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Hinkley C goes ahead, but future nuclear costs must fall

There has long been talk of the need for a “nuclear renaissance”, and now it seems underway. The deal has been struck that would see the first new British nuclear power station in a generation. But is…

The future Hinkley Point C nuclear power station (centre), with older reactors. EDF

There has long been talk of the need for a “nuclear renaissance”, and now it seems underway. The deal has been struck that would see the first new British nuclear power station in a generation. But is this the first of a whole fleet of new nuclear power plants, or just a one-off project? The latter has happened before – at Sizewell B in Suffolk, the single reactor built in 1995 was to have been the first of a new generation of planned plants.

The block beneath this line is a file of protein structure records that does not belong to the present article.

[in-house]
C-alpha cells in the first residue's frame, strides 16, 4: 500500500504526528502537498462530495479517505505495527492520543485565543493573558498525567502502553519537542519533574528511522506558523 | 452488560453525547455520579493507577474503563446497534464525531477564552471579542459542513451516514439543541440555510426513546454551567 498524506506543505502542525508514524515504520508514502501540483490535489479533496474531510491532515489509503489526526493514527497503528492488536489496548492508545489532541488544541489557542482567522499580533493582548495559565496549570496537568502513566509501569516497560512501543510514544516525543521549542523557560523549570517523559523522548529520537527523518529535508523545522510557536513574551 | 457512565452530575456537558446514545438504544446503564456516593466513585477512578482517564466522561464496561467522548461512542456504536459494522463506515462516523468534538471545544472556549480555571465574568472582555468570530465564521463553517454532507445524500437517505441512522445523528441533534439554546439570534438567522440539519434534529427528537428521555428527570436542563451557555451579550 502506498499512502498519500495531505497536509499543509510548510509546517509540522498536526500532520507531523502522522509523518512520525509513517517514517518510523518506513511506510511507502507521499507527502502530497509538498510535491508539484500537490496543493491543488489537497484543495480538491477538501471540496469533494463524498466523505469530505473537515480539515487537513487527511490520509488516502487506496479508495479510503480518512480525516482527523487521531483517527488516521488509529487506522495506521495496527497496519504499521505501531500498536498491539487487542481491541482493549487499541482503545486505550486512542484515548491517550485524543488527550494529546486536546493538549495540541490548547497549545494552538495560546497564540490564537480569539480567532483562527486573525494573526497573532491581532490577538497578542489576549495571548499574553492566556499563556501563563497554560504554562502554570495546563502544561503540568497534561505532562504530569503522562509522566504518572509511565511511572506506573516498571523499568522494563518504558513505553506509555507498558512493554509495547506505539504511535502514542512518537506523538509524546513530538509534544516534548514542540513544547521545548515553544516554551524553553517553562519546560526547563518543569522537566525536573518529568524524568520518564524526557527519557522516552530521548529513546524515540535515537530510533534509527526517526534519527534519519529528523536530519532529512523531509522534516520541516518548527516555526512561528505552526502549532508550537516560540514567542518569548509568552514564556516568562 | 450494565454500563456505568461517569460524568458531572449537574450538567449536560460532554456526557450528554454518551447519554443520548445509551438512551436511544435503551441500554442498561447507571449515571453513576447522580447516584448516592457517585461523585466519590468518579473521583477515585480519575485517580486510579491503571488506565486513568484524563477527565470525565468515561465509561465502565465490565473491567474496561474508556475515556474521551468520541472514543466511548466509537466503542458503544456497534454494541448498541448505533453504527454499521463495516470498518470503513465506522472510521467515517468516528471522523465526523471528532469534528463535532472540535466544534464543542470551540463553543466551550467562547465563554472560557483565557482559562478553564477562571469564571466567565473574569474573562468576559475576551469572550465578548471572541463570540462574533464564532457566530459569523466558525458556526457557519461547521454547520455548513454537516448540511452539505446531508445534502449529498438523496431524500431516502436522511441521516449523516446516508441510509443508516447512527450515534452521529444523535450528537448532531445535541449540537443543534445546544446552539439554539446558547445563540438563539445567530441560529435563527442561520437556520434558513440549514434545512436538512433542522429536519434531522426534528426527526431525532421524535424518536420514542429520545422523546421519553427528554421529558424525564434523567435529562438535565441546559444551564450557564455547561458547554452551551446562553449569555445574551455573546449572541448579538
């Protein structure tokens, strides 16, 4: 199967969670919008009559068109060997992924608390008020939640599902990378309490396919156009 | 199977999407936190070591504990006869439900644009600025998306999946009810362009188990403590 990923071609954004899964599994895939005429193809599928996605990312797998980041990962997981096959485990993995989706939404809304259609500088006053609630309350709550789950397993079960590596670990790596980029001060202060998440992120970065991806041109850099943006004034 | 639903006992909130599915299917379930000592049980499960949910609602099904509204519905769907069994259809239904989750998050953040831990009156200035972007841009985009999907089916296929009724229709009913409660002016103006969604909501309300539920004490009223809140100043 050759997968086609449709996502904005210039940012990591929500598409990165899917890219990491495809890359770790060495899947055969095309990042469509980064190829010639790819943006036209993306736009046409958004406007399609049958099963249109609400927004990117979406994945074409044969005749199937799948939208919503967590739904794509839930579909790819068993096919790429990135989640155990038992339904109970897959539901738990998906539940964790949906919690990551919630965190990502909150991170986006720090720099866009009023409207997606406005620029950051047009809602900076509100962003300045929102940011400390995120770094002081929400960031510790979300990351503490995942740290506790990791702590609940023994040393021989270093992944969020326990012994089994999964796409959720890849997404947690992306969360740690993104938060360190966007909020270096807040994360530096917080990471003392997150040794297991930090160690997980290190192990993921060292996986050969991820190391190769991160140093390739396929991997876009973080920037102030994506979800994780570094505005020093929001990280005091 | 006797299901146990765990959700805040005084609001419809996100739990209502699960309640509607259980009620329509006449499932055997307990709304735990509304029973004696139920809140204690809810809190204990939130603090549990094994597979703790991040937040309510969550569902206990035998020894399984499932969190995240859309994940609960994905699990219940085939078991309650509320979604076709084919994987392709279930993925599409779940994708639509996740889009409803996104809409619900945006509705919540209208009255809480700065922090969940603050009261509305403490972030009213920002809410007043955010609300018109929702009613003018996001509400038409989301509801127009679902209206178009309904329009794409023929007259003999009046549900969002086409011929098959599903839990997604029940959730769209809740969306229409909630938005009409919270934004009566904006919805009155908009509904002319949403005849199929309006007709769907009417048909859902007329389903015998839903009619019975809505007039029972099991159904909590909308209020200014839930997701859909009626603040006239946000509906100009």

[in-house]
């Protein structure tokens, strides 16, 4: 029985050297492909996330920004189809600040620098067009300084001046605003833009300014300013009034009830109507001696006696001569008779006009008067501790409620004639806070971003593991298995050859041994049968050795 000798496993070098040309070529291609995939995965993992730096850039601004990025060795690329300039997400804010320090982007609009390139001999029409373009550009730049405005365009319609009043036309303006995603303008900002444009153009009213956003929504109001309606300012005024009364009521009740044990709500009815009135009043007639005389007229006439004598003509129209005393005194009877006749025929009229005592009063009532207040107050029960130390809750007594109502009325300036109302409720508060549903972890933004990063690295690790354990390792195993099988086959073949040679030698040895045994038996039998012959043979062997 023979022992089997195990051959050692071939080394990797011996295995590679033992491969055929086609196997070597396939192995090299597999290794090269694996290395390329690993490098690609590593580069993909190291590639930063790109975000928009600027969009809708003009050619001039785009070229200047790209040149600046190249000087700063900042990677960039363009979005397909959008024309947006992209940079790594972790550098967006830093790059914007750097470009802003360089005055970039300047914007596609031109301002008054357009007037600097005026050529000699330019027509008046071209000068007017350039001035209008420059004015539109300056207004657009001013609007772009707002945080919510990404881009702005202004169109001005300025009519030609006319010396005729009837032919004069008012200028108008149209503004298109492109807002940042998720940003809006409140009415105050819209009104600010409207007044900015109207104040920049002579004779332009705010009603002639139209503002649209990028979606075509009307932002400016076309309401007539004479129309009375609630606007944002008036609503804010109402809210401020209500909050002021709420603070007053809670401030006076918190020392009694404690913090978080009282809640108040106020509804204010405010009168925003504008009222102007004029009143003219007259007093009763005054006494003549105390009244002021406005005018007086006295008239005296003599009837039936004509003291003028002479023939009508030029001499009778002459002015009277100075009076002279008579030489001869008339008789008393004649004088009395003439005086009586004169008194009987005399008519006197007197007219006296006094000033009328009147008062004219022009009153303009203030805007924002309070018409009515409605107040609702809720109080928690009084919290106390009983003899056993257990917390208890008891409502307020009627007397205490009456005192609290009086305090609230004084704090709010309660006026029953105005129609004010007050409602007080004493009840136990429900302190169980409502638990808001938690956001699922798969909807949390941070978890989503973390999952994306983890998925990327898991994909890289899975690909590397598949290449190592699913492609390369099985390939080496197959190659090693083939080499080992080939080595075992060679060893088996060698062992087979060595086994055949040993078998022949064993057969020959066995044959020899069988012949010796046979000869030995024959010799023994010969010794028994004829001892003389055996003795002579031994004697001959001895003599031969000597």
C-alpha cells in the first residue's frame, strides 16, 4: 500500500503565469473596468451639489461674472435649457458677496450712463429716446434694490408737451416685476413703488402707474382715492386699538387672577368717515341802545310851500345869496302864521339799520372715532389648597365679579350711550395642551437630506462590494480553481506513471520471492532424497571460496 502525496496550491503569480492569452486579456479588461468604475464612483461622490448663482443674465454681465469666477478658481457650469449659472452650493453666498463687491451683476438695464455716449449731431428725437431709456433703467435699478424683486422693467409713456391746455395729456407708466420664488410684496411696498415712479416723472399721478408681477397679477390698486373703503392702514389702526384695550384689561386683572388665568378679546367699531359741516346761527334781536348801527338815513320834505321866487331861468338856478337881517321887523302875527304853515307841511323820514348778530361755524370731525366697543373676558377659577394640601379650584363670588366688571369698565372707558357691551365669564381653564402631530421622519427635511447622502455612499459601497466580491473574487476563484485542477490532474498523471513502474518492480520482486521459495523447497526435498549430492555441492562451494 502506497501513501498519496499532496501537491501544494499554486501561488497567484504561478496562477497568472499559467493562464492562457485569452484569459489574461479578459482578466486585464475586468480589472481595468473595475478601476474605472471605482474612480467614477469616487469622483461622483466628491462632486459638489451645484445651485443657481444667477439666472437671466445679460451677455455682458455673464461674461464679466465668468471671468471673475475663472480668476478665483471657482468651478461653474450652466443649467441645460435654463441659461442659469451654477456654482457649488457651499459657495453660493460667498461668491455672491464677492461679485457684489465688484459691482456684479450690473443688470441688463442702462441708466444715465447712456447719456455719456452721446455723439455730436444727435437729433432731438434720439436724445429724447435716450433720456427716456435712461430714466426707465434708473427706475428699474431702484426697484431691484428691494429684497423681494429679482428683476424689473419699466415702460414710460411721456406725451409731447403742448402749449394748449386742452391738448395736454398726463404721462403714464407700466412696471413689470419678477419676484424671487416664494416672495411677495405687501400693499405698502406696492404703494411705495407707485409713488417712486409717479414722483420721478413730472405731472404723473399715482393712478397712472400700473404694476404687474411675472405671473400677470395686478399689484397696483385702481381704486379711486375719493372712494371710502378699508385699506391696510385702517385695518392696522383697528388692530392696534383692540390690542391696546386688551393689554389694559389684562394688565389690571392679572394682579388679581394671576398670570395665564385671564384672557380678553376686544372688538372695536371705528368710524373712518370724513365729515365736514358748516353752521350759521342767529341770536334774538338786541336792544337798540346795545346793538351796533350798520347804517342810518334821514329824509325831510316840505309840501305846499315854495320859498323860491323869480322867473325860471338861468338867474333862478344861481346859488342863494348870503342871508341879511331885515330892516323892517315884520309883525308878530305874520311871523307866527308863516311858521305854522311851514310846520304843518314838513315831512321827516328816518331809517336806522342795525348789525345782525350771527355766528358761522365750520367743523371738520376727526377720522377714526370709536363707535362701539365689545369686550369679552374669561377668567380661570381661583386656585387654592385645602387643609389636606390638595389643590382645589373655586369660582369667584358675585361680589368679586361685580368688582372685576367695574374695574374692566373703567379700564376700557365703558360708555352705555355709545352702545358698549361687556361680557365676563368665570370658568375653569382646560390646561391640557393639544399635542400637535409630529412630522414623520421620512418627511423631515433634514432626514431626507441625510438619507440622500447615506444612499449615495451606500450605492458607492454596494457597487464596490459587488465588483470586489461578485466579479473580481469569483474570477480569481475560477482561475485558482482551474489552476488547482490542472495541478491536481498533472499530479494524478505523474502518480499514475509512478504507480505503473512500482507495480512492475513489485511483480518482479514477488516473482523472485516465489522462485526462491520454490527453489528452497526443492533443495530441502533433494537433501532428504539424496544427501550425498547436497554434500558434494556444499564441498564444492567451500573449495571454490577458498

Today’s news is that a two reactor power station is to be built at Hinkley Point near Bristol capable of supplying 3,340MW, or roughly 7% of British electricity in the 2020s. This has come at a price, called the “strike price”. French company EDF Energy, the lead firm of the construction consortium, has secured a long-term commitment from the government that the nuclear-powered electricity it generates will be bought at the hefty price of £92.50 per megawatt hour. That wholesale price is almost double today’s market price, and isn’t far off what the end consumer is paying today to keep their lights on. When wholesale prices meet retail prices things are unsustainable. Don’t forget that between power generation and use there are businesses that deal with transmission, distribution and supply, and they all need their cut.